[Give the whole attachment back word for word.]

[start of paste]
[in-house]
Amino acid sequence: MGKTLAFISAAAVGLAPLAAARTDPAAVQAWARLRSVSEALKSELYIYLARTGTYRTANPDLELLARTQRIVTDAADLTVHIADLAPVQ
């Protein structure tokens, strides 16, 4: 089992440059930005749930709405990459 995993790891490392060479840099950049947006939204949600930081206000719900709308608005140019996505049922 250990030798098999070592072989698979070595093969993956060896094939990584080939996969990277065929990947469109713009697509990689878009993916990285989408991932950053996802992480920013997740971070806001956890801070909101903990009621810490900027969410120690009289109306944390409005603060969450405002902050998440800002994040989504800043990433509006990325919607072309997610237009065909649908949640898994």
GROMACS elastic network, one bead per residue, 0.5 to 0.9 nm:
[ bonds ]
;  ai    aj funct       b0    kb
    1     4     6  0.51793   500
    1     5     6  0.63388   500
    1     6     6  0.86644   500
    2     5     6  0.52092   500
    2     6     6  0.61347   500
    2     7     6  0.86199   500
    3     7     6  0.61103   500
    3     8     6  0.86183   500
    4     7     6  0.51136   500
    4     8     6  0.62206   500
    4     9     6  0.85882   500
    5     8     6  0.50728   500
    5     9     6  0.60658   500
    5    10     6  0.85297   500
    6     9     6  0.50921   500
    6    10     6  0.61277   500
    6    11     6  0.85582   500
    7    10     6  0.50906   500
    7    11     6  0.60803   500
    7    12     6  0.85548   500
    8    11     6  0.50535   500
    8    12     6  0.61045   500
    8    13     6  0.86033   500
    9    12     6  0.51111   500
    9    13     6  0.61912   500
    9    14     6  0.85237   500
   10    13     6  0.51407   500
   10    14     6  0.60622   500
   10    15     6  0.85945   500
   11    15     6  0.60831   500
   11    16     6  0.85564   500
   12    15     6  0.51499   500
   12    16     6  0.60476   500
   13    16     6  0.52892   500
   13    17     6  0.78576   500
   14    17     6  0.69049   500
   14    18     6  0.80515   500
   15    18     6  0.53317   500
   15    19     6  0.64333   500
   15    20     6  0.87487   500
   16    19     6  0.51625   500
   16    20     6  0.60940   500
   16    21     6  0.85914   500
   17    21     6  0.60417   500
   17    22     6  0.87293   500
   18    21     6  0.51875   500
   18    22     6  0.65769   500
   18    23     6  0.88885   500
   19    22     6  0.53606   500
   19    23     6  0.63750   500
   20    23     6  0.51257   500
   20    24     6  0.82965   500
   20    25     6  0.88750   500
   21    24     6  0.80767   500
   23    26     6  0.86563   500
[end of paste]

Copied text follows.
[in-house]
Amino acid sequence: MGKTLAFISAAAVGLAPLAAARTDPAAVQAWARLRSVSEALKSELYIYLARTGTYRTANPDLELLARTQRIVTDAADLTVHIADLAPVQ
């Protein structure tokens, strides 16, 4: 089992440059930005749930709405990459 995993790891490392060479840099950049947006939204949600930081206000719900709308608005140019996505049922 250990030798098999070592072989698979070595093969993956060896094939990584080939996969990277065929990947469109713009697509990689878009993916990285989408991932950053996802992480920013997740971070806001956890801070909101903990009621810490900027969410120690009289109306944390409005603060969450405002902050998440800002994040989504800043990433509006990325919607072309997610237009065909649908949640898994």
GROMACS elastic network, one bead per residue, 0.5 to 0.9 nm:
[ bonds ]
;  ai    aj funct       b0    kb
    1     4     6  0.51793   500
    1     5     6  0.63388   500
    1     6     6  0.86644   500
    2     5     6  0.52092   500
    2     6     6  0.61347   500
    2     7     6  0.86199   500
    3     7     6  0.61103   500
    3     8     6  0.86183   500
    4     7     6  0.51136   500
    4     8     6  0.62206   500
    4     9     6  0.85882   500
    5     8     6  0.50728   500
    5     9     6  0.60658   500
    5    10     6  0.85297   500
    6     9     6  0.50921   500
    6    10     6  0.61277   500
    6    11     6  0.85582   500
    7    10     6  0.50906   500
    7    11     6  0.60803   500
    7    12     6  0.85548   500
    8    11     6  0.50535   500
    8    12     6  0.61045   500
    8    13     6  0.86033   500
    9    12     6  0.51111   500
    9    13     6  0.61912   500
    9    14     6  0.85237   500
   10    13     6  0.51407   500
   10    14     6  0.60622   500
   10    15     6  0.85945   500
   11    15     6  0.60831   500
   11    16     6  0.85564   500
   12    15     6  0.51499   500
   12    16     6  0.60476   500
   13    16     6  0.52892   500
   13    17     6  0.78576   500
   14    17     6  0.69049   500
   14    18     6  0.80515   500
   15    18     6  0.53317   500
   15    19     6  0.64333   500
   15    20     6  0.87487   500
   16    19     6  0.51625   500
   16    20     6  0.60940   500
   16    21     6  0.85914   500
   17    21     6  0.60417   500
   17    22     6  0.87293   500
   18    21     6  0.51875   500
   18    22     6  0.65769   500
   18    23     6  0.88885   500
   19    22     6  0.53606   500
   19    23     6  0.63750   500
   20    23     6  0.51257   500
   20    24     6  0.82965   500
   20    25     6  0.88750   500
   21    24     6  0.80767   500
   23    26     6  0.86563   500